The Other Shoe Has Dropped: ALB Found on Staten Island

Just two weeks ago, USDA APHIS reported that Anoplophora glabripennis, Asian Longhorned Beetle (ALB for short) was found on Prall's Island, an uninhabited island in the strait between New Jersey and Staten Island, about a mile south of the Goethals Bridge. Yesterday the Parks Department announced that ALB was found on Staten Island six days ago:
The New York City Department of New York Parks & Recreation, New York State Department of Agriculture and Markets (NYS DAM), New York State Department of Environmental Conservation (NYS DEC), and United States Department of Agriculture (USDA) today announced that the Asian Longhorned beetle (ALB), an insect classified by the USDA as an invasive species and an imminent threat to the United States and New York City’s forest ecosystem, has spread to Staten Island. An infested silver maple tree, located on a private wood lot in Bloomfield, is the first evidence of the beetle found on mainland Staten Island, and was detected on March 22, 2007 by USDA tree climbers. Surveys intensified on Staten Island since the detection of infested trees on nearby Prall’s Island. To date, only one infested tree has been detected on the mainland and survey crews will continue to inspect ALB host trees to determine if any additional trees are infested. Due south, on the 88-acre, uninhabited Prall’s Island which is owned and operated by Parks & Recreation as a bird sanctuary, 37 ALB-infested red maple and gray birch trees have been discovered since March 1, 2007. Not all trees on Prall’s Island have been surveyed.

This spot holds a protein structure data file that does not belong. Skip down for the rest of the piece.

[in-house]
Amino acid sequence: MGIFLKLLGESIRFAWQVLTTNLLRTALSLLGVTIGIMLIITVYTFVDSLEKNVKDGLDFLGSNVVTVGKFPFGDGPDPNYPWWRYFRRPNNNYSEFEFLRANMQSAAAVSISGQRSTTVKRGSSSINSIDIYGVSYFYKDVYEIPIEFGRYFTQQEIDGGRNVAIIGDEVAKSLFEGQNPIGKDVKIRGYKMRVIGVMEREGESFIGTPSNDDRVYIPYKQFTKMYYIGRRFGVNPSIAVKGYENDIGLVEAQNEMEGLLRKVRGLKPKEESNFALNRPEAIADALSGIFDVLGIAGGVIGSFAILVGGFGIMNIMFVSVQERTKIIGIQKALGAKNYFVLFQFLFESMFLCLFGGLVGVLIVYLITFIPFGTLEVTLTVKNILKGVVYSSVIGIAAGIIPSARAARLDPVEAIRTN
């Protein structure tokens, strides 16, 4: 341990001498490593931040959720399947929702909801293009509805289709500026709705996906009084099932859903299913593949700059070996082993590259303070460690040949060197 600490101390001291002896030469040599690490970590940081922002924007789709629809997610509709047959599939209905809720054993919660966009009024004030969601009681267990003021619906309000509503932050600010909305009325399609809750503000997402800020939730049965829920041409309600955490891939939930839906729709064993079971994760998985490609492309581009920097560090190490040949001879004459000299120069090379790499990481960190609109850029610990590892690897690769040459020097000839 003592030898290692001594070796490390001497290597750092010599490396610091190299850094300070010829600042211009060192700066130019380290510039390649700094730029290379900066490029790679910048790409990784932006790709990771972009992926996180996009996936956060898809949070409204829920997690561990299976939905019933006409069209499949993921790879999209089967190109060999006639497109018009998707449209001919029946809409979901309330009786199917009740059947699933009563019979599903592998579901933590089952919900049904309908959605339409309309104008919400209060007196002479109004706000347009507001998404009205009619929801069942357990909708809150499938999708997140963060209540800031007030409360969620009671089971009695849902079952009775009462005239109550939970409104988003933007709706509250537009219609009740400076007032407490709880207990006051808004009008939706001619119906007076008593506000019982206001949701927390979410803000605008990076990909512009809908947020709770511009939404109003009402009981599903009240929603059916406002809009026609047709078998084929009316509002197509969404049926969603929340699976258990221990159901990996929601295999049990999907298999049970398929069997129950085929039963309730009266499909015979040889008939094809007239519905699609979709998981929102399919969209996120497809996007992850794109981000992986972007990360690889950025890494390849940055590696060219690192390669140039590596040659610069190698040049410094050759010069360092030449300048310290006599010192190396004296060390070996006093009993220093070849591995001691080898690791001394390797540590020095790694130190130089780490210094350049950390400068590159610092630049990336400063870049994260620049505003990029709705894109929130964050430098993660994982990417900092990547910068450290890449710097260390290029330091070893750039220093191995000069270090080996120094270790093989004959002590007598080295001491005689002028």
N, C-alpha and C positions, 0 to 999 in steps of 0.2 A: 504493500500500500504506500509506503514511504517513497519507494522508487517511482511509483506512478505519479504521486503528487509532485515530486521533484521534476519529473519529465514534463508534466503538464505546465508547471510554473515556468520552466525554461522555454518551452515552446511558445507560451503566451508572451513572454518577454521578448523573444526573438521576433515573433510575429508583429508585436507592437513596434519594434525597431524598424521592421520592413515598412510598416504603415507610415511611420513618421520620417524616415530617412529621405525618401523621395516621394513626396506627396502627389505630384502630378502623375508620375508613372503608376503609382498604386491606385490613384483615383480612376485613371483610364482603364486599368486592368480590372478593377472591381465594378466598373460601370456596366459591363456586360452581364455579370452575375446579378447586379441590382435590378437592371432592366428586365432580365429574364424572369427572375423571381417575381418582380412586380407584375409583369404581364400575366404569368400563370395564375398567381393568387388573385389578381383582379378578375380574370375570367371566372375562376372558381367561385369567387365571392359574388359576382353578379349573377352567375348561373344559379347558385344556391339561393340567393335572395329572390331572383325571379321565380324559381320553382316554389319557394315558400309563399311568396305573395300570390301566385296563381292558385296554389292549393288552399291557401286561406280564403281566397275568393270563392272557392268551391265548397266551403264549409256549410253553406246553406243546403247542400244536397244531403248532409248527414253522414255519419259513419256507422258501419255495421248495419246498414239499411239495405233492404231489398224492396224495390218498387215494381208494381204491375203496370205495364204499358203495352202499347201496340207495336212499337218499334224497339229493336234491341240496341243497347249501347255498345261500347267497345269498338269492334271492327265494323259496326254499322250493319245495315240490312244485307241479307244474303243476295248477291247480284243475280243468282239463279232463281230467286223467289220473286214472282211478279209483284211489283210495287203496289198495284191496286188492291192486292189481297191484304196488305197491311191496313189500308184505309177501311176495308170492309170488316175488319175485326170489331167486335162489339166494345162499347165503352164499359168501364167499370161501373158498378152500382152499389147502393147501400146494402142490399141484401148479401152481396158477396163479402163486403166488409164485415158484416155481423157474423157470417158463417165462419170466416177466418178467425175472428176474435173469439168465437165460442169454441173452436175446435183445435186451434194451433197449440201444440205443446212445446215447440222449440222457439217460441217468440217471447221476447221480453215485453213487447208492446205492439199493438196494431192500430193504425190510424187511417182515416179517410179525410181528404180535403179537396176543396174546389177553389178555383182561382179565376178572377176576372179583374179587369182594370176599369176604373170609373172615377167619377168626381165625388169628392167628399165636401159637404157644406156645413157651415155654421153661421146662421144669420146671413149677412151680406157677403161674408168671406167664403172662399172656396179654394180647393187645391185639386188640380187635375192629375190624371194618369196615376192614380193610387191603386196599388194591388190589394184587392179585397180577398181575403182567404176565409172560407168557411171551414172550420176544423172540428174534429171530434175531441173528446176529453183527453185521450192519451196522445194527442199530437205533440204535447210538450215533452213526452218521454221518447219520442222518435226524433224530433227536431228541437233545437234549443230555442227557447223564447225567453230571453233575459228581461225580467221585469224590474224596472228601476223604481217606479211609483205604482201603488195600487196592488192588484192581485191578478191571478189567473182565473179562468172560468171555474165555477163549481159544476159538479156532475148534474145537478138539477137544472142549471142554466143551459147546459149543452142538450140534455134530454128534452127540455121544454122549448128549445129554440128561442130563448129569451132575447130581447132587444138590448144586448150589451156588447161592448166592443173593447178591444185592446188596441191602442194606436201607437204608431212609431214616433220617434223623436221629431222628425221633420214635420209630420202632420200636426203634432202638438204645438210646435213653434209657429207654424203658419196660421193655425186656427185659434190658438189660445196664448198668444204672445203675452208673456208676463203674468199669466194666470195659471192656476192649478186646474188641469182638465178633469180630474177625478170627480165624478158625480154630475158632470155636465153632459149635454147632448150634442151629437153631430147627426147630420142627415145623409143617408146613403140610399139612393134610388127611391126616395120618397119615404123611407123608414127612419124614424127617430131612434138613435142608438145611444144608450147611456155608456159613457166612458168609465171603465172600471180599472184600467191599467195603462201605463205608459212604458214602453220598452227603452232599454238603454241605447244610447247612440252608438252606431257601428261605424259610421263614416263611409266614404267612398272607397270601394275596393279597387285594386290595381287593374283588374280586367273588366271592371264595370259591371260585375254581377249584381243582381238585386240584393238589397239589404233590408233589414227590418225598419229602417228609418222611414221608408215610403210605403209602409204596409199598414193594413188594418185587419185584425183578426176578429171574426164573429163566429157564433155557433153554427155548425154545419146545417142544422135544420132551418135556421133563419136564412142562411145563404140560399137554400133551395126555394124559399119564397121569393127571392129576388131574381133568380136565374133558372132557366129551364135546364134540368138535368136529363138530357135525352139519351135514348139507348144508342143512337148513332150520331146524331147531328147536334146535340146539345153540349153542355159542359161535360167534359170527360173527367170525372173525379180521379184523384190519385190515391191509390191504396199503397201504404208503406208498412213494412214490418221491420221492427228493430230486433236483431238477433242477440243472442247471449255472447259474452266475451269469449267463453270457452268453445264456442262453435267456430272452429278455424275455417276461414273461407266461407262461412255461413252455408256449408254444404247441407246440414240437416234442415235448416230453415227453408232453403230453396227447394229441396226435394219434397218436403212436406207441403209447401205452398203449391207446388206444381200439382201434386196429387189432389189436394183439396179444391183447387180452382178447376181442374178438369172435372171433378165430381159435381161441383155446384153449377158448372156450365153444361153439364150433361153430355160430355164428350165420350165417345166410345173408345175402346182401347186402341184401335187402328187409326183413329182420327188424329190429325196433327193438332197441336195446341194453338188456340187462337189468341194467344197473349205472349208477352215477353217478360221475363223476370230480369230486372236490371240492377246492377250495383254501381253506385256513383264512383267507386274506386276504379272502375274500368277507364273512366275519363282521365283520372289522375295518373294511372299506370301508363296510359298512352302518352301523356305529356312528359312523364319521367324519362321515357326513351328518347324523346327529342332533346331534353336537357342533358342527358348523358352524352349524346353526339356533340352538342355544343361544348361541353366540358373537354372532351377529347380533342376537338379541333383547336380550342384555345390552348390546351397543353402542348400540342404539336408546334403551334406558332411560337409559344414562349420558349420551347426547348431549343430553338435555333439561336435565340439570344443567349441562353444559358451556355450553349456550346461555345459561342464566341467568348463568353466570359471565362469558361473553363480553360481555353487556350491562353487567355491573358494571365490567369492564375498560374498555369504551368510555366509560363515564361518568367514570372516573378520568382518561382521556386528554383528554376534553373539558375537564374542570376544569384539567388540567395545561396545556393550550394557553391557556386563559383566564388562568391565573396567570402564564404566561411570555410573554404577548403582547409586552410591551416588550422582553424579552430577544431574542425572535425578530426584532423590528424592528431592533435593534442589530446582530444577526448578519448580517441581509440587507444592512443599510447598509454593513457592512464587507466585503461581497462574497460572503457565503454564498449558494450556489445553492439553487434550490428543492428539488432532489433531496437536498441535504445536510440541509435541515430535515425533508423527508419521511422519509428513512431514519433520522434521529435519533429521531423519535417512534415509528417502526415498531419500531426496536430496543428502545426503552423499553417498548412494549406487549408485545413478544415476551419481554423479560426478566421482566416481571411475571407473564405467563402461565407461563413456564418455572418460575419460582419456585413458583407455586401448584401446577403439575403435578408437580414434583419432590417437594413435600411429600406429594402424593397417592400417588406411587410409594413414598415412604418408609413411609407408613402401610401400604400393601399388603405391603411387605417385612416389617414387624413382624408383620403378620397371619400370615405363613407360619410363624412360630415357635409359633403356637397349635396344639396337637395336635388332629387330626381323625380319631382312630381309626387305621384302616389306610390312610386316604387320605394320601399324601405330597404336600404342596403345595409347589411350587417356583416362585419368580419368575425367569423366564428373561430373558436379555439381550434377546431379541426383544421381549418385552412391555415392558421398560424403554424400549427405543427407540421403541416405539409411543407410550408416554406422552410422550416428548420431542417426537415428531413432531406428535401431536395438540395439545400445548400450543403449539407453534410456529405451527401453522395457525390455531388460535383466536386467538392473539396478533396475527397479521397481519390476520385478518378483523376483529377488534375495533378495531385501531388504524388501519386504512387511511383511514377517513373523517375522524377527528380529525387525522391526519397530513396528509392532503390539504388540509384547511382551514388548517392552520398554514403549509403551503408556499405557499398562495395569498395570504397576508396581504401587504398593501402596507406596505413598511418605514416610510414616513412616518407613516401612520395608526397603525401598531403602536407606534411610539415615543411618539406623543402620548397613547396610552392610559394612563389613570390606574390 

The ALB-infested tree in Bloomfield sports light damage in the form of ten egg sites in its canopy. When inspected by USDA climbers in May 2006 just prior to flight season, the tree was not infested, leading experts to believe that the tree has been infested for less than a year. USDA surveyors inspected the wood lot following the confirmation of significant infestation on nearby Prall’s Island, which is located in close proximity to ALB-infested areas in New Jersey. Parks continues to work with partner agencies on the federal and state levels to monitor both infested areas of Staten Island for further signs of the beetle, develop strategies to remove infested and potential host trees, and dispose of removed trees in a manner with minimal ecological impacts.
This is really discouraging news.

Related Posts

GAO Report: Invasive Forest Pests, May 2006


Parks' ALB Home Page
New York DEC ALB page
University of Vermont ALB Reference


Jennifer Forman Orth said...

Not exactly a big shock though, right? Would have been more of a shock to me if the ALB was on Prall's and *not* Staten Island.

Xris said...

Not a big shock. It's at most a couple hundred yards from Prall's to Staten Island, closer than New Jersey, which was already under quarantine. Still, this is the first finding on Staten Island. I'm sure there will be more to come.